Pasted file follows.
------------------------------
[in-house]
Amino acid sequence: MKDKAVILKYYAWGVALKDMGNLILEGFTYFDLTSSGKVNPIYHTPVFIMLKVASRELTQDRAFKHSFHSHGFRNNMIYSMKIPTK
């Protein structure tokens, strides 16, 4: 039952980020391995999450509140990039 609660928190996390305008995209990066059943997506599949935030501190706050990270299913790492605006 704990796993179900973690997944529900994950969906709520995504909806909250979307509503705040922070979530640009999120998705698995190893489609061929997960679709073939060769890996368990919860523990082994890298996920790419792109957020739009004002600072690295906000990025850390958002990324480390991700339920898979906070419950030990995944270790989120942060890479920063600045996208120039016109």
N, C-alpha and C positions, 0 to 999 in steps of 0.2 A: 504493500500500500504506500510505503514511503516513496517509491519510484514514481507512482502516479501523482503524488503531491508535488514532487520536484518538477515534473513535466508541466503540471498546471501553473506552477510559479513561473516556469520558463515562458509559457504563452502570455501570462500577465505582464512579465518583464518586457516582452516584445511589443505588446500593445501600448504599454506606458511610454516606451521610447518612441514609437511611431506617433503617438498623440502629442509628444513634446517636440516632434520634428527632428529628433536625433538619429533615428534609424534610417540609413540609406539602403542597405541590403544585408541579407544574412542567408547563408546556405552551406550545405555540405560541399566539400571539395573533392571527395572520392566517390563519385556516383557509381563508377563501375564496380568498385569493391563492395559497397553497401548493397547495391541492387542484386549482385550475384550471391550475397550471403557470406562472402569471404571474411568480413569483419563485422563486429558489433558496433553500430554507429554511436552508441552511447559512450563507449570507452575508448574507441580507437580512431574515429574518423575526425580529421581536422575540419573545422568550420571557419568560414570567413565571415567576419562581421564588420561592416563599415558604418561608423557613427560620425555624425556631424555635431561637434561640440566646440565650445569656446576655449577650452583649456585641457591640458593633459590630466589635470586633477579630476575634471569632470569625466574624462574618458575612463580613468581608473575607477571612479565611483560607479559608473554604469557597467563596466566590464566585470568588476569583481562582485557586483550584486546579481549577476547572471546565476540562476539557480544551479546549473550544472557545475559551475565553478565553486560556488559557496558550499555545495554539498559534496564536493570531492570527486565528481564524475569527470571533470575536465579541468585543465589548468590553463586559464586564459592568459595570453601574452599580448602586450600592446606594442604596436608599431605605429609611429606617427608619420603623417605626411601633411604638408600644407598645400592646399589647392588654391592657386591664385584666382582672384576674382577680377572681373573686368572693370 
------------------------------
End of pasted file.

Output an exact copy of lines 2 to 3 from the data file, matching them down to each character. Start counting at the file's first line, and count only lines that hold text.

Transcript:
Amino acid sequence: MKDKAVILKYYAWGVALKDMGNLILEGFTYFDLTSSGKVNPIYHTPVFIMLKVASRELTQDRAFKHSFHSHGFRNNMIYSMKIPTK
């Protein structure tokens, strides 16, 4: 039952980020391995999450509140990039 609660928190996390305008995209990066059943997506599949935030501190706050990270299913790492605006 704990796993179900973690997944529900994950969906709520995504909806909250979307509503705040922070979530640009999120998705698995190893489609061929997960679709073939060769890996368990919860523990082994890298996920790419792109957020739009004002600072690295906000990025850390958002990324480390991700339920898979906070419950030990995944270790989120942060890479920063600045996208120039016109």